Dialing in is better than sitting on my puhtoodie

I'll be on this call. I need to join with others round the country to discuss ways to bring peace to our hearts, to our country and to our world. If you would like to lend your voice and your thoughts, join us at 9 pm Eastern, 6 pm Pacific. The presenters strongly recommend that you pre-register for the call, which is free, apart from any telephone charges you may incur. After you register to join the national conference call, you will be sent a phone number and unique access pin. If you can’t register, join the call at 916.235.1003, Code: 590543, again at 9 pm Eastern, 6 pm Pacific.

It's still up to us

Peace bed
© L Kathryn Grace
Neither you nor I can control what another human being chooses to do, but we do have the power to make peace an active force in our lives and in our nation. If you join the call tonight, I'd like to know what you think of it. This is one way we can stand for peace today.
We make peace in a million small ways every day.
All text and images, unless otherwise noted, copyright L. Kathryn Grace. All rights reserved.


Wanda said...

I hope you will report your experience on the call. I am dumbfounded by the violence that is occurring. I hold hope with you.

Sharon said...

I found the experience of being on a national call for soul searching exciting, just to consider the potential to join in conversation with so many others all focused on finding peace. This particular call was a bit disappointing in its delivery, but the potential was still clear.

Conversations at a national level have tremendous possibilities, but imagine bringing those conversation to a community infested with violence. In my own back yard are numerous neighborhoods held hostage to violent acts every day, where neighbors attack neighbors, police attack communities, people try to withdraw from violence only to face it as they walk to work or go to school, the post office, the store. Imagine the possibilities of The Peace Alliance organizing a neighborhood Soul Searching call or gathering in one of these neighborhoods.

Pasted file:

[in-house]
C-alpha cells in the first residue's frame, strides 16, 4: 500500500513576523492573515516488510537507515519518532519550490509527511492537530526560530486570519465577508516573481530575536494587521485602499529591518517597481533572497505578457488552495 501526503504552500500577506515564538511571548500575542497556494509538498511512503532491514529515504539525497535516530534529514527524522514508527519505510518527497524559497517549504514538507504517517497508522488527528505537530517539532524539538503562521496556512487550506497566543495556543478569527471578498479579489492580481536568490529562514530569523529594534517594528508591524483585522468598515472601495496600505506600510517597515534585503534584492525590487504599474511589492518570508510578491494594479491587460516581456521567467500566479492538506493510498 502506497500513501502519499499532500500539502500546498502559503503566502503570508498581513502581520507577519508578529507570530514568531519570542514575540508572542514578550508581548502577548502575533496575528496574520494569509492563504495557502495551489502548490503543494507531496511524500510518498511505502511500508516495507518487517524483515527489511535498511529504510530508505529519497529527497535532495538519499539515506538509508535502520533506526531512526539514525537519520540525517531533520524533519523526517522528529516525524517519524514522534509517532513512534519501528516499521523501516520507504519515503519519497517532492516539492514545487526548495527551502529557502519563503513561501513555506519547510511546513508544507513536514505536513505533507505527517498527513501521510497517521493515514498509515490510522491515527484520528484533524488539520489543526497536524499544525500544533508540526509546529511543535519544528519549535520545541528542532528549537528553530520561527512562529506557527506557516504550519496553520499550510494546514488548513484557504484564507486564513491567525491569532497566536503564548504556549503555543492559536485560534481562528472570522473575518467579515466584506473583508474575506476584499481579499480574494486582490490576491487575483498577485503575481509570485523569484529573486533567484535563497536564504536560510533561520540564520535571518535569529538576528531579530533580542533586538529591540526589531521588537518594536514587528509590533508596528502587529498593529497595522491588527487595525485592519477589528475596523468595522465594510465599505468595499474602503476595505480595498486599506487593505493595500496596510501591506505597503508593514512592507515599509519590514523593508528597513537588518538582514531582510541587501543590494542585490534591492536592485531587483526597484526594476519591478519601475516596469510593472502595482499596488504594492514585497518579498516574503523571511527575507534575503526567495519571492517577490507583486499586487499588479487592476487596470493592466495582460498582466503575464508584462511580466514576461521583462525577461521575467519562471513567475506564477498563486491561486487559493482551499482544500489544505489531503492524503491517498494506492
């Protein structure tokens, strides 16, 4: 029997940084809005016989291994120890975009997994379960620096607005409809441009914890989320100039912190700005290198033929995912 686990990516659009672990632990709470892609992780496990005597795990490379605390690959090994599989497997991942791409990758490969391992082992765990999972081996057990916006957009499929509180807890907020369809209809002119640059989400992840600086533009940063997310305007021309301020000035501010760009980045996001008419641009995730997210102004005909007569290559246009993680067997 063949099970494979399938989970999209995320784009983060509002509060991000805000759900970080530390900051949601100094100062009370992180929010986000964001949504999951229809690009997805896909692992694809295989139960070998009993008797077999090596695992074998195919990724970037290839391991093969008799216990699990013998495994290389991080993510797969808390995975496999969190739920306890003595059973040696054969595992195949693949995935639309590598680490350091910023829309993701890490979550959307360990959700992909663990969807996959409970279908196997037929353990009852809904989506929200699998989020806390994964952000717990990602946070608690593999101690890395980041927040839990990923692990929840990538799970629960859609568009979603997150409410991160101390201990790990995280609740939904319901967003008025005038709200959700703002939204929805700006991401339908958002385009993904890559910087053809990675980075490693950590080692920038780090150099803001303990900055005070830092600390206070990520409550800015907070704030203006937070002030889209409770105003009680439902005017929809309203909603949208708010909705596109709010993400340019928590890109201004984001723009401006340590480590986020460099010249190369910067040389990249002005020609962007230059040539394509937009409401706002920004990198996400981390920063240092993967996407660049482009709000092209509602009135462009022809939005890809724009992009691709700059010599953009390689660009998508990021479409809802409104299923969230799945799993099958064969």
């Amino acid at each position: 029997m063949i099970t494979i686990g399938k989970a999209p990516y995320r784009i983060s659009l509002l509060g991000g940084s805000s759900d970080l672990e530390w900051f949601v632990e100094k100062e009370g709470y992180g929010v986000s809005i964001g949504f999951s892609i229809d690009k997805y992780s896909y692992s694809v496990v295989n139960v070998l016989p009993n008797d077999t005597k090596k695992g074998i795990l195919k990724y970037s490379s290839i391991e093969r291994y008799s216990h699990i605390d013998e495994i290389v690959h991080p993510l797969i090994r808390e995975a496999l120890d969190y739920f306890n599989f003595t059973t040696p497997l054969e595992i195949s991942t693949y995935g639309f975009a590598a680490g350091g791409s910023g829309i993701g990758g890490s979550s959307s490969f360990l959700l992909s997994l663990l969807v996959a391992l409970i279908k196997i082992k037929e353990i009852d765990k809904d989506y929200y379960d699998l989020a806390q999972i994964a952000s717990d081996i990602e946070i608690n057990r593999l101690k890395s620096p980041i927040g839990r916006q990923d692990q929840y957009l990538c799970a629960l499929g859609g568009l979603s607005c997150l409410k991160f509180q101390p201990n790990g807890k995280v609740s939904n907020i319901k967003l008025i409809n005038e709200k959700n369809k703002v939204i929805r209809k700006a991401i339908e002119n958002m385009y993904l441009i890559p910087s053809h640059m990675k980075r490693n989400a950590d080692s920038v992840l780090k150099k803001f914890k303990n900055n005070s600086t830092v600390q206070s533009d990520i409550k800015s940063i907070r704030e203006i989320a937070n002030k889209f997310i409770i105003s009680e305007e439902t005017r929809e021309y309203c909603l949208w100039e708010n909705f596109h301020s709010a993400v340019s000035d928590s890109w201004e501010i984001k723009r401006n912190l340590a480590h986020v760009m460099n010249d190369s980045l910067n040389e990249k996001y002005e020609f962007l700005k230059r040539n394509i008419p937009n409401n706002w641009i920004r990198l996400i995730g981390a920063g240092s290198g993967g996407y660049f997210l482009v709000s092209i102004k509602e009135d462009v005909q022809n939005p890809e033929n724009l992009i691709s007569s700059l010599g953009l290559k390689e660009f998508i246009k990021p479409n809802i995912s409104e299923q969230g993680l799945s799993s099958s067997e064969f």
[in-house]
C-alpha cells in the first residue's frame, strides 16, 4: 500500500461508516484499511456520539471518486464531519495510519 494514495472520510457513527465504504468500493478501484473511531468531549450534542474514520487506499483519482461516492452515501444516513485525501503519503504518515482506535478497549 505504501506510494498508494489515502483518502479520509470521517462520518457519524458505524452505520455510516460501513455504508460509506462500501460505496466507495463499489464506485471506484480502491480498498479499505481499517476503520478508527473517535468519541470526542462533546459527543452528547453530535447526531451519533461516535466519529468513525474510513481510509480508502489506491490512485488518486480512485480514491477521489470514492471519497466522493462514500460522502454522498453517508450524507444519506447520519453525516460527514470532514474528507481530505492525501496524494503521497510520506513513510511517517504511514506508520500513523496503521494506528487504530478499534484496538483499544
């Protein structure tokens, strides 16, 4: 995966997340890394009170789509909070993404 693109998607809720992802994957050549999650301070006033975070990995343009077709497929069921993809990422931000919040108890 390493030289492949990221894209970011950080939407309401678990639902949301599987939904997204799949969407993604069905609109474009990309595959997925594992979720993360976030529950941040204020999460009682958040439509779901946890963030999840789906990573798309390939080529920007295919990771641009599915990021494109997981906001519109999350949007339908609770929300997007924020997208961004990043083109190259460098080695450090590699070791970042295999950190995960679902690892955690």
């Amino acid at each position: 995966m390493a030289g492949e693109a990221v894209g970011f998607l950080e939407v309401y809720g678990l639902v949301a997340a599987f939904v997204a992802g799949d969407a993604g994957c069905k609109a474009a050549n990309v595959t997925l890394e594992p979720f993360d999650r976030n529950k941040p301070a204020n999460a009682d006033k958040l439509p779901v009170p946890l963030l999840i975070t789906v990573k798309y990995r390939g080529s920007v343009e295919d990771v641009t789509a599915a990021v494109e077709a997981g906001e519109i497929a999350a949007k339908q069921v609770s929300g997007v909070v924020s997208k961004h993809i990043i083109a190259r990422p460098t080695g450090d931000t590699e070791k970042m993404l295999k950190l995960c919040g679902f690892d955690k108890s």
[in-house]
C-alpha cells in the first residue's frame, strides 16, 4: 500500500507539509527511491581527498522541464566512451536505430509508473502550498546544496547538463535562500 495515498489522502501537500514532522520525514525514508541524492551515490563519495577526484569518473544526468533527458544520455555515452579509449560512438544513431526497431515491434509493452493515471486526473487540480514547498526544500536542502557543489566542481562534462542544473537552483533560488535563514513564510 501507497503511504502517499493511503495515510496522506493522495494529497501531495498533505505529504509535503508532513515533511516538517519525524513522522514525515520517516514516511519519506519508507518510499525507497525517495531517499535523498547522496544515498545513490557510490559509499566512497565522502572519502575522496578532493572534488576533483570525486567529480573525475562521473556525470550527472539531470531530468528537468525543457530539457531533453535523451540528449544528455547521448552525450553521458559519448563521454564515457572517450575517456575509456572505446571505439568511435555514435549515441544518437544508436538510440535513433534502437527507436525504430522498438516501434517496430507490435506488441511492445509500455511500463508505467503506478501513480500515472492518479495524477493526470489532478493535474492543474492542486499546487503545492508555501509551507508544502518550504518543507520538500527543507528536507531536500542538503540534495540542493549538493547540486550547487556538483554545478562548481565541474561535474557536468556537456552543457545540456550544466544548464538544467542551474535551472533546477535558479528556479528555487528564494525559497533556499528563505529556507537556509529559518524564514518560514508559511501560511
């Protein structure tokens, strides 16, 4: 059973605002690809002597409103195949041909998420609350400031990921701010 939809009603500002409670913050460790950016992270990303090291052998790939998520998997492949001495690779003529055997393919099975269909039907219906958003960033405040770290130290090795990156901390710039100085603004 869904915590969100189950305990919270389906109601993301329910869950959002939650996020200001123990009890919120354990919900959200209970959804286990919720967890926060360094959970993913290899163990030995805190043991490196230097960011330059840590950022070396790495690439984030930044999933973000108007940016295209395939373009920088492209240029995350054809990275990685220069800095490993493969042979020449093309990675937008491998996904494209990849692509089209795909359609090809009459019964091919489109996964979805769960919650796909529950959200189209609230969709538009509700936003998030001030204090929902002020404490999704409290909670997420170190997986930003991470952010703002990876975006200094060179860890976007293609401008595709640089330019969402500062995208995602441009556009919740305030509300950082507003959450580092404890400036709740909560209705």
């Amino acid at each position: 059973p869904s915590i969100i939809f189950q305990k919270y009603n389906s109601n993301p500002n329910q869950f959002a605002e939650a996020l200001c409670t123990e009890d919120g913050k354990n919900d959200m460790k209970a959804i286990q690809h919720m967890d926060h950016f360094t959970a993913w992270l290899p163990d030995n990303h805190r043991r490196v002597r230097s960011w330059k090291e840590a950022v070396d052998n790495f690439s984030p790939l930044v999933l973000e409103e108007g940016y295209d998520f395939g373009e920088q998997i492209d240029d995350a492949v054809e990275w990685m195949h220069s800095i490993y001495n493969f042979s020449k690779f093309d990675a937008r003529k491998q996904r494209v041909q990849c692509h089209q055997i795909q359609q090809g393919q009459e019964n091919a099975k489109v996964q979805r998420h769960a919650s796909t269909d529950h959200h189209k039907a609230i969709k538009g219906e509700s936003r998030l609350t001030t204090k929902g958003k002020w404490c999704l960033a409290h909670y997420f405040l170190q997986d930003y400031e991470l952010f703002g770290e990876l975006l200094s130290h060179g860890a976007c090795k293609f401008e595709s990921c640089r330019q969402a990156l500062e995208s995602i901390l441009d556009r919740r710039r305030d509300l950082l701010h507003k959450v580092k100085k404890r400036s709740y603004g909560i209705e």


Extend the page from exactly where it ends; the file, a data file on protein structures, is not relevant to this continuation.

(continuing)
Possibility is born from imagining, visioning, from believing there is more. Change is born from courage. One person at a time.

Today, I will search within to understand the ways that I contribute to the violence in my own community by inaction or by perhaps by my choice of spoken words. And I will focus on peace, kindness and compassion, in hopes that my energy might contribute to positive change in myself, and someone near me.

Deb Shucka said...

It's so nice to find you here again, speaking such important truths. Darkness cannot be defeated in war and violence, it can only be dissolved in light. I'm so honored to find myself traveling the path toward peace with you, and the multitudes of us who believe in love.

How was the call?

Hayden said...

I hope that you found strength and clarity in joining with others last night on the call.

I choose to see some beauty in this latest event. Within seconds of seeing the horrific, grinning photo released by the Tucson police, most people recognized that this man is suffering from mental illness. While some have continued to bait and jab, it seems to me that the comment boards are unusually stilled by this, and respectful. Acknowledgment of this is some small evidence of a civilized society. Too often we see hate-filled heckling, hate met with hate.

Reaching back to the moment itself, I applaud Obama's quickness to point out the heroism that took place in that horrific moment. People moved into harms way to protect each other, a woman grabbed his cartridge to keep him from reloading, and he was tackled and brought down by his fellow citizens.

This is very different from the horror & intimidation of the brown shirts, who spread fear with violence and won because none would stand against them. And this not-so-small thing gives me hope. If we are steadfast but not hate-filled, we can change the climate.

Kathryn Grace said...

Wanda, thank you for holding hope with me. So important. Yes, I've posted a follow-up today.

Sharon, thank you so much for posting your thoughts following the call. I agree with you that such calls and face-to-face meetings are powerful in the violence-ripped communities, while mindful of the deep courage it takes to speak for peace there. Only a few years ago, a long-respected inner-city peacemaker was gunned down here in San Francisco, yet people continue to invest in the work of peace in that neighborhood.

Deb, you are welcome. The numbers of peace workers, peacemakers and peacekeepers continue to grow--may all feel such honor and privilege in addition to the responsibility.

Hayden, you are so right to point out the compassion of those who recognized a man suffering from deep mental illness. As one poster on the Peace Alliance discussion board said, "Wouldn't it be good if we could come to understand that the death penalty--which is portrayed as the ultimate deterrent from crime--is unrelated to mental illness?"

Such compassion does indeed give me hope.